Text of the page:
Home Property House price growth marginally rose in February

House price growth marginally rose in February

by LLP Reporter
18th Feb 19 3:52 pm

The latest data and analysis from Rightmove has revealed that annual house price growth increased marginally during February. The 0.2% rise was the lowest recorded at this time of year since 2009.

The marginal increase in house prices, combined with average wage growth running at an annual rate of 3.4%, has resulted in affordability for prospective buyers improving at the fastest rate against average new seller asking prices since 2011.

According to Rightmove, new sellers in all northerly regions, including the Midlands, are now able to ask for modest increases compared with a year ago.

Six of these seven regions are seeing annual asking price growth in excess of 2%, with Yorkshire & the Humber as the highest riser at 3.6%. Scotland is the poorest performer year-on-year, but new seller asking prices are still 1.6% higher.

In contrast, all southern regions fall below that figure, with three having average prices cheaper than a year ago: London with a fall of 2.1%, the South East at -1.4%, and the East of England with a smaller drop of 0.2%.

As a result buyers have more fresh-to-the-market choice in all northern regions bar Wales, whilst all southern regions are seeing hesitancy to come to market with fewer new sellers than at this time a year ago.

The number of sales agreed by agents in January was 4% behind the previous January, with Rightmove saying it will “take some time” for improved buyer affordability to work its way through to more activity.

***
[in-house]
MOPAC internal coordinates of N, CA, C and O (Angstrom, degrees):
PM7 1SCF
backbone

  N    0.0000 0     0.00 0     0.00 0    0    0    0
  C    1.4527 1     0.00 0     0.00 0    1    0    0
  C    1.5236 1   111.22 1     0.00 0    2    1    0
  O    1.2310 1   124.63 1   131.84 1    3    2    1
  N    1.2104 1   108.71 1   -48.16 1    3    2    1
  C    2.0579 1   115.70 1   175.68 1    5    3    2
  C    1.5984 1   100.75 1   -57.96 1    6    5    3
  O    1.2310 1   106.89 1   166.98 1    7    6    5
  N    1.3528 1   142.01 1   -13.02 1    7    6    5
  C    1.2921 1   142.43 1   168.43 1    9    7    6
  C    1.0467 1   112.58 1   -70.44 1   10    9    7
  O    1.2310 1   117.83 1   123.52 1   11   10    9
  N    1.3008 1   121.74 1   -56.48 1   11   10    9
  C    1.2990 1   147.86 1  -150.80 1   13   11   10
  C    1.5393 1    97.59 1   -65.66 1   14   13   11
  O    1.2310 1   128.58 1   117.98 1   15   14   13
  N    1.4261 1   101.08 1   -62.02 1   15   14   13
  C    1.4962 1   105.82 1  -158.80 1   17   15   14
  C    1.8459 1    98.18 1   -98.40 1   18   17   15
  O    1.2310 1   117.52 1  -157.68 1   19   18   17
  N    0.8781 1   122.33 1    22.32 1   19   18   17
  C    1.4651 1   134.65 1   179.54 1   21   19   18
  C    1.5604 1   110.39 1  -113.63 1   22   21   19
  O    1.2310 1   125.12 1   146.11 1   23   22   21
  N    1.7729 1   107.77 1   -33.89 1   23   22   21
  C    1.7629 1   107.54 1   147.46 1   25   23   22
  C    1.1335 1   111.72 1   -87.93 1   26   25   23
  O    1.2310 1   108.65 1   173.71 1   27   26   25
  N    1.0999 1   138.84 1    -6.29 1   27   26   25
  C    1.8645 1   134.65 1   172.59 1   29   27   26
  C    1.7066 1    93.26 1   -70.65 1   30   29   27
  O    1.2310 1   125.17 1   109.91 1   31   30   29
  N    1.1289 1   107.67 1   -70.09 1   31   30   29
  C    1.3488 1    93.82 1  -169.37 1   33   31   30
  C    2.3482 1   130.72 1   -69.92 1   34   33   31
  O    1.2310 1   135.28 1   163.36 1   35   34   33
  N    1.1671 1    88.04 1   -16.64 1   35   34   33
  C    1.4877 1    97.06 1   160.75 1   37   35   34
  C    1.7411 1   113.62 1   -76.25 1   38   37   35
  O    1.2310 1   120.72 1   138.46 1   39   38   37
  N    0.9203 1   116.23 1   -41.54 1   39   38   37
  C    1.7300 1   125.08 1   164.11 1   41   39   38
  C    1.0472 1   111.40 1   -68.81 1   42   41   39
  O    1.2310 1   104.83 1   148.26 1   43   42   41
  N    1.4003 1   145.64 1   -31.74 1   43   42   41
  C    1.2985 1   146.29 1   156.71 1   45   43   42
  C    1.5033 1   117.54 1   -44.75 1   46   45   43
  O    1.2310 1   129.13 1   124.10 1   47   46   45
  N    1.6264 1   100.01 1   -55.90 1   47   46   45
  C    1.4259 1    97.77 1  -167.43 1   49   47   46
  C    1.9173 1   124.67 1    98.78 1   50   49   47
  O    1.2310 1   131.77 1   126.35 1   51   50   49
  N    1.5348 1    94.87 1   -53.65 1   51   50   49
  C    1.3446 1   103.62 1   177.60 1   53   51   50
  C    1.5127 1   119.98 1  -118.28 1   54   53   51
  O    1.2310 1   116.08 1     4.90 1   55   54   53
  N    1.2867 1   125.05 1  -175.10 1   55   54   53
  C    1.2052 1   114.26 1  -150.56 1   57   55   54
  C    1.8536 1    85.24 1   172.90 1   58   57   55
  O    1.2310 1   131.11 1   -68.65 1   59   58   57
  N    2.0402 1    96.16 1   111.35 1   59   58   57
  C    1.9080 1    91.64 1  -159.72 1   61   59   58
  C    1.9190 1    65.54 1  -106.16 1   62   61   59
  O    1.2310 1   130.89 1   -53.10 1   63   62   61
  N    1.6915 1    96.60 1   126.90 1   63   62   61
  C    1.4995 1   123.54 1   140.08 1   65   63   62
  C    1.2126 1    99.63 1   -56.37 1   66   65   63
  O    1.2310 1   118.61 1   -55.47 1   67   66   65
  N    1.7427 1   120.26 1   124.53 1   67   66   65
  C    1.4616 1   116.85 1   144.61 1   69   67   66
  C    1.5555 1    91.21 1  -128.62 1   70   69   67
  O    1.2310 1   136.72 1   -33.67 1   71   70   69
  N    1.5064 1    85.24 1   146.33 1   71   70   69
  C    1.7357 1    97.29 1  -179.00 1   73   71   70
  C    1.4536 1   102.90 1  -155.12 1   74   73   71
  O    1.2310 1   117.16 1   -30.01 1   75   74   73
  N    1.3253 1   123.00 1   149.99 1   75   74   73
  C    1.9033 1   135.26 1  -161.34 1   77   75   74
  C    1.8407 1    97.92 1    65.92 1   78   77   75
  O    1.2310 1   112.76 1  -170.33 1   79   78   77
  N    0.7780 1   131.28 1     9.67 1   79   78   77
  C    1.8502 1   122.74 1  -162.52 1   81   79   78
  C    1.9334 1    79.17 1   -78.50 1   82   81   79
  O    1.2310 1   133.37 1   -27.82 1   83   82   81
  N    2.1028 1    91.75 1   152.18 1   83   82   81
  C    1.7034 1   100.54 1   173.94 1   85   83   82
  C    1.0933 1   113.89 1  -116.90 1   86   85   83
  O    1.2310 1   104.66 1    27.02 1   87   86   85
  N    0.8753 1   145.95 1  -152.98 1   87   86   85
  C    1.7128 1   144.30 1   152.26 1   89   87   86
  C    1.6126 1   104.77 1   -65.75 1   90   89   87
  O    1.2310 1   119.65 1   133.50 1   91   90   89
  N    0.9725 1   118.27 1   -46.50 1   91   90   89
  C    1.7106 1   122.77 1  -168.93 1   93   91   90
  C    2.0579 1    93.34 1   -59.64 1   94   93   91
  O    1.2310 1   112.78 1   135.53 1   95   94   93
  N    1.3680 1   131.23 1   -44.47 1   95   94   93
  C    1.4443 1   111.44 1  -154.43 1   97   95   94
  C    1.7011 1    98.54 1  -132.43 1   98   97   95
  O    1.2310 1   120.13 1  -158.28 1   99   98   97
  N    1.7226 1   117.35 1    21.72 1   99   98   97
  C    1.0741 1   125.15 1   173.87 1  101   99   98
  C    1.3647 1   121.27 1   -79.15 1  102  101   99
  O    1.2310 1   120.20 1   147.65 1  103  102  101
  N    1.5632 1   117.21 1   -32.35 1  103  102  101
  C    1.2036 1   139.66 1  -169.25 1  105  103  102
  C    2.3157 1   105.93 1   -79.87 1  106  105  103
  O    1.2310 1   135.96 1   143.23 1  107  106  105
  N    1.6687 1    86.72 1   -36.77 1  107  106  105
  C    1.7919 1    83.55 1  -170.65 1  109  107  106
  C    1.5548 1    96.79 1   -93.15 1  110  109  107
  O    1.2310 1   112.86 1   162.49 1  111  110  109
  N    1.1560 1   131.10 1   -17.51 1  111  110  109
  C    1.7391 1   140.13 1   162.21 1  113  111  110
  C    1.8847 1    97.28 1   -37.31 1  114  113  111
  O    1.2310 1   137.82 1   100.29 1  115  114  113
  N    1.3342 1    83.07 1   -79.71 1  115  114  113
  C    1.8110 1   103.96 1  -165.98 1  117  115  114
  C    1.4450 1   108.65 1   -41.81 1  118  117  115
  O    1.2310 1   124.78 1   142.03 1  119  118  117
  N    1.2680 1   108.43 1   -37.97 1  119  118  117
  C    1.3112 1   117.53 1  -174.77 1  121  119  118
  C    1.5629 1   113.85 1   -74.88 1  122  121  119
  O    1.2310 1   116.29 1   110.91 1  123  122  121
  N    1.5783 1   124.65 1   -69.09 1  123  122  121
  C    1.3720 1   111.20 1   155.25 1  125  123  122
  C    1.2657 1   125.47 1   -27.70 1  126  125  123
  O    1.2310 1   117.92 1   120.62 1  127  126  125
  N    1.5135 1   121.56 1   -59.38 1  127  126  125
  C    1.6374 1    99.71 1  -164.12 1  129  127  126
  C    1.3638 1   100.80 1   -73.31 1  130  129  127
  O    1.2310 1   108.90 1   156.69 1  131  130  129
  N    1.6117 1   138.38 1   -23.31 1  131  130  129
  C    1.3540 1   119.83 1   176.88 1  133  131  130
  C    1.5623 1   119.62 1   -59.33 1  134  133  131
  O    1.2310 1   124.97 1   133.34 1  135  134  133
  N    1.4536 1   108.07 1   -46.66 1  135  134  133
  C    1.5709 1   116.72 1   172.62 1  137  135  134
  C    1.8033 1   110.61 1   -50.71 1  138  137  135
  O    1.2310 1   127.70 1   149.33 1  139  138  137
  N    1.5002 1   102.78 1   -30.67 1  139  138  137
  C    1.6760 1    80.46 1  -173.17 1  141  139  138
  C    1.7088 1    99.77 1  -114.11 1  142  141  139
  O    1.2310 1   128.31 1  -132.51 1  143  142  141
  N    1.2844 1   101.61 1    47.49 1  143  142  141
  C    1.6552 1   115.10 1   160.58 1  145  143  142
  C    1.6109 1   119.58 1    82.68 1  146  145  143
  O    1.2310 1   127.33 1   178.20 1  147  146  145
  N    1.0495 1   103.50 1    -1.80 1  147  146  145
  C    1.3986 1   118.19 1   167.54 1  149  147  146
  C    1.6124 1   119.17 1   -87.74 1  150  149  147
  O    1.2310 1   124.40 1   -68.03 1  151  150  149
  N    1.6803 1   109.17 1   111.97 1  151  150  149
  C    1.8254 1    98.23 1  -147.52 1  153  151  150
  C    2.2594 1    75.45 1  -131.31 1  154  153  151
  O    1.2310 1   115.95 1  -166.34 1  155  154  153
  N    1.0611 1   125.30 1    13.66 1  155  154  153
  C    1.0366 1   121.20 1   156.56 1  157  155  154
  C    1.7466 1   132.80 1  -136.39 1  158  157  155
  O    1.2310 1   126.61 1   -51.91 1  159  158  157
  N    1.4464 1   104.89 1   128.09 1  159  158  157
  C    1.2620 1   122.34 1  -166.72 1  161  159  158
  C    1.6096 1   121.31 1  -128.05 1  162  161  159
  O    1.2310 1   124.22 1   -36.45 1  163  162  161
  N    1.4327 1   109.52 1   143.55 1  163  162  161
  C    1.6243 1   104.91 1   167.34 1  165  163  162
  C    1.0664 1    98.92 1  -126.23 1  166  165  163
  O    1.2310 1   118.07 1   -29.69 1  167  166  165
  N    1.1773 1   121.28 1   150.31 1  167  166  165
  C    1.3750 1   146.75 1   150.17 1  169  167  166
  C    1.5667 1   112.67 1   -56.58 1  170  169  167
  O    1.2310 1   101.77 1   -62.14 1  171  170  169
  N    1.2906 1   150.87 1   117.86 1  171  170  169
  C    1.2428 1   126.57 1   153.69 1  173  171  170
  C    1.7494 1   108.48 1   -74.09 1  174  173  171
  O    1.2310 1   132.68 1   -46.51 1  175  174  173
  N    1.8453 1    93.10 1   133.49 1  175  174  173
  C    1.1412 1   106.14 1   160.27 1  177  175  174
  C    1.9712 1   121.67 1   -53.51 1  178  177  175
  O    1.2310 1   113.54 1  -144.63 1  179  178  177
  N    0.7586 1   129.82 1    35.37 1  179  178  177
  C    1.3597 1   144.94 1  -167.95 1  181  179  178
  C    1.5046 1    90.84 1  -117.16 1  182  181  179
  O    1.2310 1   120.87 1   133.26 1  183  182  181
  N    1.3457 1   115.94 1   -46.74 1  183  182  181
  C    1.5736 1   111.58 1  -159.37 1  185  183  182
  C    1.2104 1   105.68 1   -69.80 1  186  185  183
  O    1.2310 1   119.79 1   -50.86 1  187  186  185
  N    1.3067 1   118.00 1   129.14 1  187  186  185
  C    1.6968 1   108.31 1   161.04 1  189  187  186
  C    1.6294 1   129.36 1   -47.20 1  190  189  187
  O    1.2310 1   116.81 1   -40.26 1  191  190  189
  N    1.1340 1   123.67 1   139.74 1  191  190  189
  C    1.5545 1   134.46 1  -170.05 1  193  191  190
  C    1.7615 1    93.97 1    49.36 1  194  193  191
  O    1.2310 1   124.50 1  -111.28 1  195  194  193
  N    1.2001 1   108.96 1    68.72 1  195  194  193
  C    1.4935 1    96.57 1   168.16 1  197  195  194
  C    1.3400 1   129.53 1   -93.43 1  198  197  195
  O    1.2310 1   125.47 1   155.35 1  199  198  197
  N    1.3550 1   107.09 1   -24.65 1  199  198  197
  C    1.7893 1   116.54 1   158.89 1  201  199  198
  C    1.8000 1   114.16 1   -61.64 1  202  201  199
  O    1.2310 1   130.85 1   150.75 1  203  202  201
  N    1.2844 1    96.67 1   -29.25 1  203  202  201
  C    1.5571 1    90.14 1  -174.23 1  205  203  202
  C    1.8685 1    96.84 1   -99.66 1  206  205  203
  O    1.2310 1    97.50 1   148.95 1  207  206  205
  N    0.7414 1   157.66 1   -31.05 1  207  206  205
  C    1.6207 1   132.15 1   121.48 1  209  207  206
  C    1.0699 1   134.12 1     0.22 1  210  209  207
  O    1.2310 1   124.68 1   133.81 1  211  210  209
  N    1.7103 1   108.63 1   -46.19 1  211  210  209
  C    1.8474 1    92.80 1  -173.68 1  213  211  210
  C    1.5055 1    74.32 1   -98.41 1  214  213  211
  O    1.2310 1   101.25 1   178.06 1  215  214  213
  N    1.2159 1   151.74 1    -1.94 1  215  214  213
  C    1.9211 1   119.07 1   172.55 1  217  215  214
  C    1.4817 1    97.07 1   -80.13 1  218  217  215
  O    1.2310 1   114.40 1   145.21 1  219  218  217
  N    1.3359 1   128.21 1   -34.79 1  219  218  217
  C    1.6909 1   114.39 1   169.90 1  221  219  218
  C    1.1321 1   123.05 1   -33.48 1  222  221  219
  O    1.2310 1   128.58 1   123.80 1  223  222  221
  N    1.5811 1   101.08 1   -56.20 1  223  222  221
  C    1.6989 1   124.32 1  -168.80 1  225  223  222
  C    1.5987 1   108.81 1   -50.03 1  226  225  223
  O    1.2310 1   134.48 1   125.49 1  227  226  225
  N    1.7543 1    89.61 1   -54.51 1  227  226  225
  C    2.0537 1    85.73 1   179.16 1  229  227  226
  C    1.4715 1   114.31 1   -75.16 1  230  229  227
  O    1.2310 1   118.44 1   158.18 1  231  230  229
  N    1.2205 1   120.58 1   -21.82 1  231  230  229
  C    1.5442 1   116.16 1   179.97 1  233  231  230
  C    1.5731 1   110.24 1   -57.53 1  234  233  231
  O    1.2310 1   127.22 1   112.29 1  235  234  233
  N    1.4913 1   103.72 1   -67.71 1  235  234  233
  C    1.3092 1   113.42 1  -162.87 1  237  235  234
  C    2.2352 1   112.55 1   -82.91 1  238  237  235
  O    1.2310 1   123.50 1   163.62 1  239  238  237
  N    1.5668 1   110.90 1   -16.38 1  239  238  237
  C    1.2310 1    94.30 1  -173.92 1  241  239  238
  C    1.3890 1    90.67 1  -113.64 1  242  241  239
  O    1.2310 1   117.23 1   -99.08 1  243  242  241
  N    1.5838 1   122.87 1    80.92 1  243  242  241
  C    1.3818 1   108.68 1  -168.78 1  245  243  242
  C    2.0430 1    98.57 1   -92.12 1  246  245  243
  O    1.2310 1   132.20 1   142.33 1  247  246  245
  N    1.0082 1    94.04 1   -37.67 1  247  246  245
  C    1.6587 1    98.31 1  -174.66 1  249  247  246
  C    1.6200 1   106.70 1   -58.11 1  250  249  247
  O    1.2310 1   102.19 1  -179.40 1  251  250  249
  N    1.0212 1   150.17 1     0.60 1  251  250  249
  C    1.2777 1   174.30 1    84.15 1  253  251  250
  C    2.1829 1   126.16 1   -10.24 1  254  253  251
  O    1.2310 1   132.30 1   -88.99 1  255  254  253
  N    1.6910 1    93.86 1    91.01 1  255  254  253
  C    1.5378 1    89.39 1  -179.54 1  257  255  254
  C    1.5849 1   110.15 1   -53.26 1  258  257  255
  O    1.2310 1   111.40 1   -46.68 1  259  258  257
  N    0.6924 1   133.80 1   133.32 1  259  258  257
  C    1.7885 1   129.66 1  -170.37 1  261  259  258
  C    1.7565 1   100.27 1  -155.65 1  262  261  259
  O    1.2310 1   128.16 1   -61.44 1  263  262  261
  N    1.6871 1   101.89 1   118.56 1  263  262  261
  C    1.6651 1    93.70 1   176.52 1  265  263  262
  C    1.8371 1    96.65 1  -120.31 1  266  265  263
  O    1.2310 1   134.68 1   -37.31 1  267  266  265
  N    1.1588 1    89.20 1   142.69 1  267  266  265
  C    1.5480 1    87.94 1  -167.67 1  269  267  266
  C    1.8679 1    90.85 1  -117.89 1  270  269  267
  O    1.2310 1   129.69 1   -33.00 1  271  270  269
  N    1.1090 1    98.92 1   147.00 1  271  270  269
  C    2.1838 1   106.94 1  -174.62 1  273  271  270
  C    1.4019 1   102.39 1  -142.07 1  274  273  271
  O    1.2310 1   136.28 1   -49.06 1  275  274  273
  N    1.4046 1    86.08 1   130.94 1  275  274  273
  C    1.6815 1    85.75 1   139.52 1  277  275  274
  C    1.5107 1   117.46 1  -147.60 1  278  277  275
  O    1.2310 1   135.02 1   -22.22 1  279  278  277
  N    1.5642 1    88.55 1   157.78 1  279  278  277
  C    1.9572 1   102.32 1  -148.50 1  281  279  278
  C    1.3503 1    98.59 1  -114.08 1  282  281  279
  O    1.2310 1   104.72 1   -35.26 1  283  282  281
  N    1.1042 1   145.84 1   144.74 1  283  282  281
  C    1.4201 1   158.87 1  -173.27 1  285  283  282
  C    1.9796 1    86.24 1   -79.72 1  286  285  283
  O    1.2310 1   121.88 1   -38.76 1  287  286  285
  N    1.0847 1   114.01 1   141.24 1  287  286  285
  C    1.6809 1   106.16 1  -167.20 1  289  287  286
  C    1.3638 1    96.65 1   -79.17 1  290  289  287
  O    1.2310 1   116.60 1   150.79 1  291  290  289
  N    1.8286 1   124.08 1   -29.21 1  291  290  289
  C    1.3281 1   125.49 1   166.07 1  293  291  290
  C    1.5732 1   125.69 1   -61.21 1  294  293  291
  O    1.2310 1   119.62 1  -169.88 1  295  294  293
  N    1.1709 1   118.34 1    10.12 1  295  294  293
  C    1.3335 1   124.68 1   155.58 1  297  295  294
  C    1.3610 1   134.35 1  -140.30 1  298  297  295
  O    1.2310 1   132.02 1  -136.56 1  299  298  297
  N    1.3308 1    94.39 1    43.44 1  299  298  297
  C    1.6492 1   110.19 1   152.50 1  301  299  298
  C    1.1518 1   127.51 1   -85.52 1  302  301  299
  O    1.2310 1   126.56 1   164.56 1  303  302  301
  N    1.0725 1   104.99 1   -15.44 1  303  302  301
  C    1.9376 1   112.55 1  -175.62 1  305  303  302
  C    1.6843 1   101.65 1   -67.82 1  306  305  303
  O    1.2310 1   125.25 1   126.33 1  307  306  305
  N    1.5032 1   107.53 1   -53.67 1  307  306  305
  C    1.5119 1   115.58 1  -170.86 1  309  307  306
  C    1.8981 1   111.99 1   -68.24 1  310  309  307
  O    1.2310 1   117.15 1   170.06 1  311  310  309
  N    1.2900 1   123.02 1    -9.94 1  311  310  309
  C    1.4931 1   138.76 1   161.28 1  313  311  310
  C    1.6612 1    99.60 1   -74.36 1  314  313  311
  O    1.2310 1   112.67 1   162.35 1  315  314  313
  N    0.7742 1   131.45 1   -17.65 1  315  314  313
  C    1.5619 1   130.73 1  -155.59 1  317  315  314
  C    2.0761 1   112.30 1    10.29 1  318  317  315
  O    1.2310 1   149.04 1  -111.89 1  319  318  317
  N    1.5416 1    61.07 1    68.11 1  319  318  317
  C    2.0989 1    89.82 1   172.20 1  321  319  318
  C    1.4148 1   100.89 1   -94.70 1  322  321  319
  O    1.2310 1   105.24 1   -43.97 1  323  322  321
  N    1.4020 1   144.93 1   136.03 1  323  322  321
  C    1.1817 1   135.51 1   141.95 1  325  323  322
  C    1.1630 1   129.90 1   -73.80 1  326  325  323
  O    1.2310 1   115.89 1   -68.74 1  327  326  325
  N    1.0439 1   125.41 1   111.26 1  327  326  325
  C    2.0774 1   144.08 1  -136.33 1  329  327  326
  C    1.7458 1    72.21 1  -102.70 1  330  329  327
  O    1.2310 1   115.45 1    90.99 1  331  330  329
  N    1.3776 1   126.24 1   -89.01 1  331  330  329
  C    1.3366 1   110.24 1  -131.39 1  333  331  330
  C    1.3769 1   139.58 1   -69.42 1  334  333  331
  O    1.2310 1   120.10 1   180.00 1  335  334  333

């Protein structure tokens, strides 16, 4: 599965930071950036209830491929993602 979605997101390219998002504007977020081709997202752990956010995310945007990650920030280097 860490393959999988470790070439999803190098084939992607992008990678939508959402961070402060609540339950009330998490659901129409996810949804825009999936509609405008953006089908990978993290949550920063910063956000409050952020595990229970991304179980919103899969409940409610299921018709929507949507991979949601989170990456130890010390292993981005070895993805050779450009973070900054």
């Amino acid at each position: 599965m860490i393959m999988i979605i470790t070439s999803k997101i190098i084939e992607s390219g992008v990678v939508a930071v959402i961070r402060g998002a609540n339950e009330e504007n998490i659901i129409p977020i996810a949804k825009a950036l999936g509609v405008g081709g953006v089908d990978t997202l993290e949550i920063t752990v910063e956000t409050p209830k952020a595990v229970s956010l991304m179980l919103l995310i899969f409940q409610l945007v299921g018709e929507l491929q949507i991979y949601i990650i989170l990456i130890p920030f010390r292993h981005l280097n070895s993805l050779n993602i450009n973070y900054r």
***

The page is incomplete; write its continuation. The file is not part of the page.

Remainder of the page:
Miles Shipside, Rightmove director and housing market analyst said, “Sellers’ subdued pricing is now being outstripped by higher average wage growth, meaning that buyer affordability is on the rise at the fastest rate in nearly eight years. Buyers are also being given the leg-up by cheap mortgage rates, if they can meet lenders’ criteria and lay their hands on a large enough deposit.

“In theory the scene would be set for an active spring if it were not for the uncertain political backdrop. As it is, the extent of that activity will depend on the degree of hesitancy among sellers to try to sell and be realistic on price, and buyers overcoming short-term uncertainty and taking a medium-term view that this is a good time to buy. As always those decisions will also be influenced by local market dynamics.

“Prospective buyers in three of the four southern regions are seeing new seller asking prices cheaper than a year ago, indicating that buyers have the upper hand over sellers when it comes to negotiating a price.

“This has obviously been a factor for some owners in those regions deciding not to come to market. Market conditions are more favourable for sellers further north though agents say that it’s still a very price-sensitive market where asking too much at the outset scares off buyers.”

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